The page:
By Diana Townsend-Butterworth
The ability to read and write, to understand the subtleties of language, to think and reason clearly, and to communicate effectively with others is key to success in school and in life. Researchers have identified a window of time from birth to around age 8 as crucial for a child's development of literacy. Preschool teachers develop literacy by continually exposing children to oral and written language, and by building on prior knowledge and language experiences. Pictures, play, and the printed word combine with oral language to help your child understand the symbolic representation that underlies reading and writing. Her teacher will use a variety of fun, engaging strategies in the classroom to develop literacy:
Reading aloud: A small group of children cluster around their teacher in the reading corner, listening intently as she reads The Cat in the Hat. She holds up the book so they can see the illustrations and talk about them. The teacher asks questions about the story and the children make predictions about what will happen next. By actively participating in the story, preschoolers acquire skills that will promote future success in reading. They learn new vocabulary and gain an understanding of the way stories are structured. They also experience high-level thinking as they form connections between the story and what they know in life.
Poetry: Nursery rhymes, songs, and poetry are a key part of literacy development, says Bernice E. Cullinan, Ph.D., professor emerita at New York University and the author of more than 40 books on reading, including Read to Me — Raising Kids Who Love to Read. Listening to, and repeating, poetry is a wonderful way for children to learn phonemic awareness. That is the ability to notice and isolate the individual sounds, or phonemes, in words, like the "c" in cat or the "b" in bat — a key skill for future success in reading. Preschoolers first learn that speech is made up of sounds, syllables, and words indirectly from listening to stories, nursery rhymes, poetry, and conversations. They gain phonemic awareness, says Cullinan, by "playing with language" — by meowing like the cat in the story a teacher is reading, or making up nonsense rhymes. Rhyming games also help children think about sound and the structure of words.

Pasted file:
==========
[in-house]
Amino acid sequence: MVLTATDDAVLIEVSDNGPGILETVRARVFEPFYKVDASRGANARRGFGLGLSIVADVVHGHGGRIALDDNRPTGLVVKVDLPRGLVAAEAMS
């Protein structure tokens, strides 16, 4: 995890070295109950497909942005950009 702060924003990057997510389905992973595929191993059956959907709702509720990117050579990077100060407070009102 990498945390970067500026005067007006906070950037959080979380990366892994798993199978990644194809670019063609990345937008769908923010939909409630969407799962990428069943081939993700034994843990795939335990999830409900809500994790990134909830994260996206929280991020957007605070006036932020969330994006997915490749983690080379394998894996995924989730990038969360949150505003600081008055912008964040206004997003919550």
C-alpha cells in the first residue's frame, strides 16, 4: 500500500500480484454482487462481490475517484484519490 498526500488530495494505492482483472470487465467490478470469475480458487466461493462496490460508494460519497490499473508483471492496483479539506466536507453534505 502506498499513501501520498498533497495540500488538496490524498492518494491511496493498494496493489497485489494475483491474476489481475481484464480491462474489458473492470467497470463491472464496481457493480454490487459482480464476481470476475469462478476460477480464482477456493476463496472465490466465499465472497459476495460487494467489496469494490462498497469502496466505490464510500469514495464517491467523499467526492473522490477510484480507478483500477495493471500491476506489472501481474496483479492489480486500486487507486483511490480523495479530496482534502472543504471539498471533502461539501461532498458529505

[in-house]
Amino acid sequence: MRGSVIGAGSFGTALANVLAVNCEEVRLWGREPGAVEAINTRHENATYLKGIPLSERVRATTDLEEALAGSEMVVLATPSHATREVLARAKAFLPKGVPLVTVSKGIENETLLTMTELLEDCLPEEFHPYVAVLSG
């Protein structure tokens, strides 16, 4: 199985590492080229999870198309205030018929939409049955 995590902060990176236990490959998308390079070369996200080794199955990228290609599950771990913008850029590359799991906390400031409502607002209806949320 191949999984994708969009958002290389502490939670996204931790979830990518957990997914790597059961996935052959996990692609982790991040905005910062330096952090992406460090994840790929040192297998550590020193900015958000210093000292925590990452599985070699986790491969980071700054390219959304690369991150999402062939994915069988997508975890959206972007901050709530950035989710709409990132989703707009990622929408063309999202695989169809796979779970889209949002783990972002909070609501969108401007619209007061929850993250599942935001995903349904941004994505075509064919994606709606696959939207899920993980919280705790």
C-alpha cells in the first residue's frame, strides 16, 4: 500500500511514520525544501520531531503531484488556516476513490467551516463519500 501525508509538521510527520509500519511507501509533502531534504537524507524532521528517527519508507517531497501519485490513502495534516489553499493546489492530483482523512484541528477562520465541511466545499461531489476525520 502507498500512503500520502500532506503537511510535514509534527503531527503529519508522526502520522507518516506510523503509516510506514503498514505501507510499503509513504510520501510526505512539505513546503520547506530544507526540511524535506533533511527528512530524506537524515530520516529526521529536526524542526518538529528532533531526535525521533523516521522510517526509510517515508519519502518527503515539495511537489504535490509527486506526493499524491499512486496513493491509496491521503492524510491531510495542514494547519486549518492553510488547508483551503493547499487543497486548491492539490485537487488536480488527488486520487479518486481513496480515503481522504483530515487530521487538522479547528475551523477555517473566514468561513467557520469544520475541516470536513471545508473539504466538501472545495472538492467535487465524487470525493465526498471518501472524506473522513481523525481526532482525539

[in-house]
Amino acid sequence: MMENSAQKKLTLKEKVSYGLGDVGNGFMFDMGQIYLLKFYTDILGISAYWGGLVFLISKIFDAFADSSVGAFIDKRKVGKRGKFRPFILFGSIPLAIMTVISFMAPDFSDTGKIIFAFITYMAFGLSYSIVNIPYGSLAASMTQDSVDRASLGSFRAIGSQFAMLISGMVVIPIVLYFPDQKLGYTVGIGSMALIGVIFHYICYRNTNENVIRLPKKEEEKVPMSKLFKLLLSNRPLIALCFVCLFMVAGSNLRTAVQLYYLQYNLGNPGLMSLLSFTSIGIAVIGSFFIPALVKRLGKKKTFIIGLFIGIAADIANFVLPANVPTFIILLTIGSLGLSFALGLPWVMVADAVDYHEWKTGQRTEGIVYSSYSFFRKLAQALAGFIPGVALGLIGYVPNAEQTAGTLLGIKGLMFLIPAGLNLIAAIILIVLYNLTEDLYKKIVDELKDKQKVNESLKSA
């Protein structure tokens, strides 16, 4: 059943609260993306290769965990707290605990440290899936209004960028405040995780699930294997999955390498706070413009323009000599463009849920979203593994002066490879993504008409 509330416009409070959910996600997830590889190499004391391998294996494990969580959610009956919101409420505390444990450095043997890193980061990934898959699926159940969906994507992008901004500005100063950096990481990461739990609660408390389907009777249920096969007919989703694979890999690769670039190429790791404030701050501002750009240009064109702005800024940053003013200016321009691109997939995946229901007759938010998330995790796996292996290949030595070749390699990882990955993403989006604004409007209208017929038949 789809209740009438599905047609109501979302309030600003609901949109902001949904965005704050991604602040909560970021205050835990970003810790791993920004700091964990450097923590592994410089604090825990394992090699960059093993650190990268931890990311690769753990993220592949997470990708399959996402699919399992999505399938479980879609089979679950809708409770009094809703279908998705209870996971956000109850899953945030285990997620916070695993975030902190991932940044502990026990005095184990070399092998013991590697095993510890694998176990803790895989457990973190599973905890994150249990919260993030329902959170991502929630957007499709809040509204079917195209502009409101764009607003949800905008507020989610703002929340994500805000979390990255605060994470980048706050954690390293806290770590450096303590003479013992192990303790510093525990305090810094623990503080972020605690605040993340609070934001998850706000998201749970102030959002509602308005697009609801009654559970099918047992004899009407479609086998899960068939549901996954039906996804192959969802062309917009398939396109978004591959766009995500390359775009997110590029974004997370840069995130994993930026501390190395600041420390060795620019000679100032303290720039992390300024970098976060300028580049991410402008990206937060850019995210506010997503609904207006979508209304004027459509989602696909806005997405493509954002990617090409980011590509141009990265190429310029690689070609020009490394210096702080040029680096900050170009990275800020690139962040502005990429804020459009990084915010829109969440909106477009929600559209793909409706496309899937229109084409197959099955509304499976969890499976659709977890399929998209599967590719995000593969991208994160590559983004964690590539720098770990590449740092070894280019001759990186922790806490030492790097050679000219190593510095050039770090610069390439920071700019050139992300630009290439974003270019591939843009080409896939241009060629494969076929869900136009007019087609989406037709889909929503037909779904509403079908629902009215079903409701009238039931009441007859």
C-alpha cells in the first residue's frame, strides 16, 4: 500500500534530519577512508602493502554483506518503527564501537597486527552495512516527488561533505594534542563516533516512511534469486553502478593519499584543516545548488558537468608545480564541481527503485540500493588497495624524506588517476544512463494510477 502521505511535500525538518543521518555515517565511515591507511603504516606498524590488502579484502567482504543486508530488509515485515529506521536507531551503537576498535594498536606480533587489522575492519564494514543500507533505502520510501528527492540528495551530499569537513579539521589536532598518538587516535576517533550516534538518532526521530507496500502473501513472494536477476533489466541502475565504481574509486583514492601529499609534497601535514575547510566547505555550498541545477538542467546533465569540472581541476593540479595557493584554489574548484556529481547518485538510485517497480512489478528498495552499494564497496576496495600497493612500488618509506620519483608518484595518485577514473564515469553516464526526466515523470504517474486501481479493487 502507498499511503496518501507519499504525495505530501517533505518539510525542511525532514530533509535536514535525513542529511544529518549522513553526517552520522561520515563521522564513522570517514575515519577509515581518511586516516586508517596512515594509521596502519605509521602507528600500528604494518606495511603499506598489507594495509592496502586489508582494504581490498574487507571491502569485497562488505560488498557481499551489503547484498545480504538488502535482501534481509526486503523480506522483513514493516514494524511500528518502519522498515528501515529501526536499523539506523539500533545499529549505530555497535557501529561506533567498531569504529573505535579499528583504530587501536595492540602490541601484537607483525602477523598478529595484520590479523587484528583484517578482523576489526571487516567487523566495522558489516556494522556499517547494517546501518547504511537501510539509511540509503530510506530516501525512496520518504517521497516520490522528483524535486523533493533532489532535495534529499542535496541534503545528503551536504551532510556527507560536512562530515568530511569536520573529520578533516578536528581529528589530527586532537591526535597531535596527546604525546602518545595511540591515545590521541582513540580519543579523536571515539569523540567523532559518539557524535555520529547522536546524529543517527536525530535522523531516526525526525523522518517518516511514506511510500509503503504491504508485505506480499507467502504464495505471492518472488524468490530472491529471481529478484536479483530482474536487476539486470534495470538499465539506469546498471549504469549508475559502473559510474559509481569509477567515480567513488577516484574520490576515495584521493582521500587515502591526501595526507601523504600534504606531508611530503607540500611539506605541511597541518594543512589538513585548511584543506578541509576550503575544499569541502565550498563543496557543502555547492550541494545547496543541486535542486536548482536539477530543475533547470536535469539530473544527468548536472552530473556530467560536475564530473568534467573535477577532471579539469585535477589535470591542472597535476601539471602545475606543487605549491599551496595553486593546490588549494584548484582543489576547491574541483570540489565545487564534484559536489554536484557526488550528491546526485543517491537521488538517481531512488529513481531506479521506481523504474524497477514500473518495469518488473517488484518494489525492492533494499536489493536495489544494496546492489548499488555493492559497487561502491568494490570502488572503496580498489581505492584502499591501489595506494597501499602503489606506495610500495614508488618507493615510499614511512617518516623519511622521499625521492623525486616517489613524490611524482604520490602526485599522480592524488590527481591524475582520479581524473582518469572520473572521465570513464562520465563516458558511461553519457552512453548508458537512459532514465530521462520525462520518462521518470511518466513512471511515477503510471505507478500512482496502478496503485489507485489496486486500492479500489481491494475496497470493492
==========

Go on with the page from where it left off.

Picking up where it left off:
Storytelling: Listening teaches story structure and helps children learn to predict outcomes, says Bill Gordh, an author, storyteller, and director of expressive arts at the Episcopal School in New York City. He finds children get caught up in the rhythm of his stories and understand them instinctively, without explanation. One advantage of storytelling (versus reading aloud from a book), according to Gordh, is that you can change the story depending on how the children respond. He believes children learn the meaning of the story by responding verbally and with physical gestures. When you tell a story, says Gordh, "it is just you and the children and language. The moment is unique. They have to remember the story because they can't go pick up a book and reread it."
The printed word: To understand how print works, preschoolers need to be surrounded by it — in books and magazines, in signs around the classroom, on bulletin boards, in labels on their clothes and possessions. They need to learn that written words correspond to spoken words, that words are composed of letters, and that sentences are made up of words with spaces between the words. They learn that in English we read from left to right and from the top to the bottom of the page. They are encouraged to incorporate the written word into their pretend play.
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